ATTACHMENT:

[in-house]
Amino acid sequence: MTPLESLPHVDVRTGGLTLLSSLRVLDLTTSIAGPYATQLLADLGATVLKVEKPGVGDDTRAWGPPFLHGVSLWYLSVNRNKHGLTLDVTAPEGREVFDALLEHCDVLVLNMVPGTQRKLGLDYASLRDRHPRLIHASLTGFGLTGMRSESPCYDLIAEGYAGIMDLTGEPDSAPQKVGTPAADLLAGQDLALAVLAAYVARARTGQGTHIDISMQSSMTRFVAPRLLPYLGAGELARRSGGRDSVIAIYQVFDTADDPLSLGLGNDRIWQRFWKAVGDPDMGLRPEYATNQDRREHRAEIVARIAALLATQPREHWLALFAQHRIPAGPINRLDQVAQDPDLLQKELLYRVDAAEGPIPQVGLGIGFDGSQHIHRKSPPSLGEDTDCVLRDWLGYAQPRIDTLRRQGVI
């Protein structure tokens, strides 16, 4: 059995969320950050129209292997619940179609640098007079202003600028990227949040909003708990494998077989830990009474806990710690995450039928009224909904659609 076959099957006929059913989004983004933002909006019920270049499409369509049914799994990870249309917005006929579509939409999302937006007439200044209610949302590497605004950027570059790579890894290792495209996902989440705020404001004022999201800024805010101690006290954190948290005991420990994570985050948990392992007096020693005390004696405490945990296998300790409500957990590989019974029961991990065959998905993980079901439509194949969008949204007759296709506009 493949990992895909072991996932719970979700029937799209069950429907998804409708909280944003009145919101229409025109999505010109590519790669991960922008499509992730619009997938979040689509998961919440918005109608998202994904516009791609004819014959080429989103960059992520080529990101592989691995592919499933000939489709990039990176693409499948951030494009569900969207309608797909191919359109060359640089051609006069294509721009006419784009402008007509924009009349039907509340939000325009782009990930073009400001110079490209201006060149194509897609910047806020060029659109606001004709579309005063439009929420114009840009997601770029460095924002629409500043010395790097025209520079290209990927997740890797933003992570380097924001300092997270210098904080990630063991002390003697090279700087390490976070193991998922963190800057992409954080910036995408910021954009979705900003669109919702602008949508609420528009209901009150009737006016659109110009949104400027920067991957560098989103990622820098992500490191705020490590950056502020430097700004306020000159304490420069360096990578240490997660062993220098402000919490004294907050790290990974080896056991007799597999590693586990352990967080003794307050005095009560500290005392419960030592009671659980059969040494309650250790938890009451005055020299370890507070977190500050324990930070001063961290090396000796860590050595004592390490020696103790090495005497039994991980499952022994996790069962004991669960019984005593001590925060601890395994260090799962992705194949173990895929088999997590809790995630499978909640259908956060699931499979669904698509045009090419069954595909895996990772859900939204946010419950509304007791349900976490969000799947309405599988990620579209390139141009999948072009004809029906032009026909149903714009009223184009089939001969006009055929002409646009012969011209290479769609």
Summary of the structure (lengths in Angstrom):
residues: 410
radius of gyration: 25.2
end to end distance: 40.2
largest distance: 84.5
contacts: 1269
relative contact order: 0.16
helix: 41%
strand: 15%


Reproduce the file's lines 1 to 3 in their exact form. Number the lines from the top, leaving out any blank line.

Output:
[in-house]
Amino acid sequence: MTPLESLPHVDVRTGGLTLLSSLRVLDLTTSIAGPYATQLLADLGATVLKVEKPGVGDDTRAWGPPFLHGVSLWYLSVNRNKHGLTLDVTAPEGREVFDALLEHCDVLVLNMVPGTQRKLGLDYASLRDRHPRLIHASLTGFGLTGMRSESPCYDLIAEGYAGIMDLTGEPDSAPQKVGTPAADLLAGQDLALAVLAAYVARARTGQGTHIDISMQSSMTRFVAPRLLPYLGAGELARRSGGRDSVIAIYQVFDTADDPLSLGLGNDRIWQRFWKAVGDPDMGLRPEYATNQDRREHRAEIVARIAALLATQPREHWLALFAQHRIPAGPINRLDQVAQDPDLLQKELLYRVDAAEGPIPQVGLGIGFDGSQHIHRKSPPSLGEDTDCVLRDWLGYAQPRIDTLRRQGVI
């Protein structure tokens, strides 16, 4: 059995969320950050129209292997619940179609640098007079202003600028990227949040909003708990494998077989830990009474806990710690995450039928009224909904659609 076959099957006929059913989004983004933002909006019920270049499409369509049914799994990870249309917005006929579509939409999302937006007439200044209610949302590497605004950027570059790579890894290792495209996902989440705020404001004022999201800024805010101690006290954190948290005991420990994570985050948990392992007096020693005390004696405490945990296998300790409500957990590989019974029961991990065959998905993980079901439509194949969008949204007759296709506009 493949990992895909072991996932719970979700029937799209069950429907998804409708909280944003009145919101229409025109999505010109590519790669991960922008499509992730619009997938979040689509998961919440918005109608998202994904516009791609004819014959080429989103960059992520080529990101592989691995592919499933000939489709990039990176693409499948951030494009569900969207309608797909191919359109060359640089051609006069294509721009006419784009402008007509924009009349039907509340939000325009782009990930073009400001110079490209201006060149194509897609910047806020060029659109606001004709579309005063439009929420114009840009997601770029460095924002629409500043010395790097025209520079290209990927997740890797933003992570380097924001300092997270210098904080990630063991002390003697090279700087390490976070193991998922963190800057992409954080910036995408910021954009979705900003669109919702602008949508609420528009209901009150009737006016659109110009949104400027920067991957560098989103990622820098992500490191705020490590950056502020430097700004306020000159304490420069360096990578240490997660062993220098402000919490004294907050790290990974080896056991007799597999590693586990352990967080003794307050005095009560500290005392419960030592009671659980059969040494309650250790938890009451005055020299370890507070977190500050324990930070001063961290090396000796860590050595004592390490020696103790090495005497039994991980499952022994996790069962004991669960019984005593001590925060601890395994260090799962992705194949173990895929088999997590809790995630499978909640259908956060699931499979669904698509045009090419069954595909895996990772859900939204946010419950509304007791349900976490969000799947309405599988990620579209390139141009999948072009004809029906032009026909149903714009009223184009089939001969006009055929002409646009012969011209290479769609």